Generalizing from this example, room temperature eggs are best in any situation when you don’t want an ultra-chocolaty batter to thicken or congeal prematurely and instead stay soft and foldable. This may apply to chocolate mousses and as well. Meanwhile see the brownie exception (or maybe corollary?) below—where cold eggs are used to thicken a batter on purpose!
This includes meringues and angel food, chiffon, and other sponge cakes where whipped eggs whites are folded in.
There’s dissension, discussion, and interesting exceptions to the rule that says egg whites should be at room temperature before you beat them. There’s no doubt that room temperature egg whites whip to a greater volume than cold eggs whites. The issue is whether cold foam, which has a greater number of small bubbles, is more stable (and possible less easily overbeaten) and thus as good or better than room temperature foam that has larger but fewer bubbles. And, to be truthful, I’m not sure yet myself.
Egg white temperature warrants an entire post, with side-by-side comparisons for meringues, mousses, and cakes with whipped egg whites folded in. Until I do that comparison, I’m sticking to room temperature egg whites, with exceptions for some angel food cakes and other recipes where cold egg whites are specifically called for.
Beyond the challenging butter cake, ultra-chocolaty torte, and meringue applications discussed, there’s a world of casual cakes, cookies, and desserts where the temperature of your eggs doesn’t matter, so you can safely default to cold eggs from the fridge. Sometimes cold eggs are better than room temperature eggs!
Feel free to use cold eggs for all kinds of batters made with oil or melted butter— such as carrot and zucchini cakes, cornbread, and gingerbread, to name just a few. Cold eggs are also fine for cookies other than meringues.
I mentioned that cold eggs don’t hurt cakes made with oil. In this case, cold eggs helped. They seemed to increase the volume of the batter, which slightly improved the final texture of the cake! My guess it that cold eggs cause the olive oil to thicken slightly—which doesn’t happen with ordinary vegetable oils— thereby thickening the batter and somehow allowing more air to be whipped in.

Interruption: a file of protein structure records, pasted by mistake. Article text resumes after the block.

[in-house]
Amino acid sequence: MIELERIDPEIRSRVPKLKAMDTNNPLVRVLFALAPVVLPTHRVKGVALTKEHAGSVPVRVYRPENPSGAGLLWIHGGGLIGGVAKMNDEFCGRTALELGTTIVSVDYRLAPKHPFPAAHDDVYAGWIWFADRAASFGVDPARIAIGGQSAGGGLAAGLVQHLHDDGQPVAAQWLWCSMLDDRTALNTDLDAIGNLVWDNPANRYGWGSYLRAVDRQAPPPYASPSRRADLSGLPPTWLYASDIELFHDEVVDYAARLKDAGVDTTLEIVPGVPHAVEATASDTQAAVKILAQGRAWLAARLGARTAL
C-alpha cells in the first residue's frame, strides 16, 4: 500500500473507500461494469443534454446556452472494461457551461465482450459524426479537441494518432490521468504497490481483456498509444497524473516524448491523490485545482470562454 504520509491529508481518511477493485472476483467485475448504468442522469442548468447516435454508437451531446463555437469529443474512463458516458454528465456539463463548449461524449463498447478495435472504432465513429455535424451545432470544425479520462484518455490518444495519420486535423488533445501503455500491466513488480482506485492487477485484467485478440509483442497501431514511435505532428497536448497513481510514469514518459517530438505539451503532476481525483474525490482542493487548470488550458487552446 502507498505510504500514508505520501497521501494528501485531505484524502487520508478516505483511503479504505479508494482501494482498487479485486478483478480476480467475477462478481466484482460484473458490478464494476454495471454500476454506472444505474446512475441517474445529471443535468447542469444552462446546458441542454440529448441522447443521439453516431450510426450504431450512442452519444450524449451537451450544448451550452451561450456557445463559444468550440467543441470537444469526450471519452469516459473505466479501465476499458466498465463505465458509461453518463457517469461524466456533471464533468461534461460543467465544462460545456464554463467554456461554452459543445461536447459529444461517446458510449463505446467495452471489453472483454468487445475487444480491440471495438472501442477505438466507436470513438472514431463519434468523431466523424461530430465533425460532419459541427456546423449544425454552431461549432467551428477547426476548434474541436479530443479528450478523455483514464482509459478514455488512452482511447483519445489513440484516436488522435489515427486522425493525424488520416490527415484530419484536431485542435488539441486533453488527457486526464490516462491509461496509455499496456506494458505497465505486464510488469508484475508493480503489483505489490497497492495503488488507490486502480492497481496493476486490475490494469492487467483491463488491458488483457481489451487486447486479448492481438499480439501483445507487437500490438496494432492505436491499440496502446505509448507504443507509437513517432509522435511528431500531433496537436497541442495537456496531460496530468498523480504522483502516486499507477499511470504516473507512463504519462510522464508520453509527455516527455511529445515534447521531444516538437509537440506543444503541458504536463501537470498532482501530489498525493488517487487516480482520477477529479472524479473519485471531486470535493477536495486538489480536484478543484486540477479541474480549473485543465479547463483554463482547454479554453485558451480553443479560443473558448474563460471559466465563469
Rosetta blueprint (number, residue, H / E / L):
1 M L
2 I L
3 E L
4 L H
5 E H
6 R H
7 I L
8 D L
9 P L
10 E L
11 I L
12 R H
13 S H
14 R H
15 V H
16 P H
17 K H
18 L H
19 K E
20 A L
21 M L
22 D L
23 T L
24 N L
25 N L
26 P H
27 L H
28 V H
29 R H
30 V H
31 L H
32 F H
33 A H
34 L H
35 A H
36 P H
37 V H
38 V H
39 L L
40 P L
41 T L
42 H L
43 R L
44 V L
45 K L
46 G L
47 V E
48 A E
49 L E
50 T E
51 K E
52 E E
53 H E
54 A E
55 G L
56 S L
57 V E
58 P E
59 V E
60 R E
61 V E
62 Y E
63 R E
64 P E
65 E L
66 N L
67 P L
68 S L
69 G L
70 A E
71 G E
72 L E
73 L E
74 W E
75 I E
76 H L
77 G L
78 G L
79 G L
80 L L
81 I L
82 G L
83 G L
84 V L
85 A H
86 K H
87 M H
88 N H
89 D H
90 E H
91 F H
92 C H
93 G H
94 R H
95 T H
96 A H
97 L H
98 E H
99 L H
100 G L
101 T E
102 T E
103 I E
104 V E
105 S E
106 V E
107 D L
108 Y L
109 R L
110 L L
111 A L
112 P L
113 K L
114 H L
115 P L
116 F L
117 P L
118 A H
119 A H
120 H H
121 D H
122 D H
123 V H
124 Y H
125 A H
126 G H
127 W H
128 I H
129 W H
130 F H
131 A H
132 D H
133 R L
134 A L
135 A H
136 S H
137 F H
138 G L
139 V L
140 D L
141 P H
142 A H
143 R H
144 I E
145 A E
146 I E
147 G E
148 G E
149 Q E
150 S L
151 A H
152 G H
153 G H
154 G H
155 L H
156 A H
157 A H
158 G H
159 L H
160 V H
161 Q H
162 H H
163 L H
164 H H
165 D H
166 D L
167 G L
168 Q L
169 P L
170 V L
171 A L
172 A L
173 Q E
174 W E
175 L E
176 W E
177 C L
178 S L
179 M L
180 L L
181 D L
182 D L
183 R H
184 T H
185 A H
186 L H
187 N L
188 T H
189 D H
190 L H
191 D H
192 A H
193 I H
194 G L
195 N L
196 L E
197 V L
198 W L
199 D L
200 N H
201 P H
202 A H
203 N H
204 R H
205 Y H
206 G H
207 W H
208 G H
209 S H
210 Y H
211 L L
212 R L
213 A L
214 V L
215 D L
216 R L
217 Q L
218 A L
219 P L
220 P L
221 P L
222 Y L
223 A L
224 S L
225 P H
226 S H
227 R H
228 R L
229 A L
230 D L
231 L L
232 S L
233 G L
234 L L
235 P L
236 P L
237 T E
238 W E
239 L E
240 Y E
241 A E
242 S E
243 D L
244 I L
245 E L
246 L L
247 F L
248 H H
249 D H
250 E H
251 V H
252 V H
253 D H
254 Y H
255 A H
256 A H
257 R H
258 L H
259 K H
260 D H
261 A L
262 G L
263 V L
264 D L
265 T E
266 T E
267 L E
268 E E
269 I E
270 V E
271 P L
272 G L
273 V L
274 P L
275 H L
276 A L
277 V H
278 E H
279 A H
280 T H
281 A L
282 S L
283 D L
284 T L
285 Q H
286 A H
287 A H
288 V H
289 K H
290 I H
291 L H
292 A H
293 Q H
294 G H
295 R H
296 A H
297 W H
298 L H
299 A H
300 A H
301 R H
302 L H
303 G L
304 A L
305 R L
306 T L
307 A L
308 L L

Modern brownies—those with a huge amount of chocolate and very little flour— can be tricky to mix. A really rich brownie batter may separate and ooze tiny globules of fat in the bowl and continue to leak butter so that it literally sizzles in the oven—with ugly results that resemble porous lava! I use cold eggs to prevent this type of problem and I call for them specifically in my recipes.
When testing recipes for whole egg sponge cakes (genoise) for my gluten-free book, Flavor Flours, I began with warm eggs—the classic way—then tried room temperature eggs, and finally discovered that cold eggs gave me a more compact and stable foam and a finished cake with a better shape. I haven’t circled back to try cold eggs for genoise made with wheat flour—yet.
Maybe you’re thinking that there are too many exceptions, “ifs,” “ands,” and “buts,” and no straight answers here. If so, the simplest take away from all of this, without having to digest the examples and discussion above, is that you can stay old-school-safe and use room temperature eggs for all baking unless the recipe says otherwise.
Or you can stick with room temperature eggs for classic butter cakes, chocolate tortes, and whipped egg whites for cakes and meringues or when a recipe calls for them specifically—then embrace cold eggs without guilt or fear for most of your other baking.
Do you have any more questions about egg temperature and baking? Let us know in the comments below!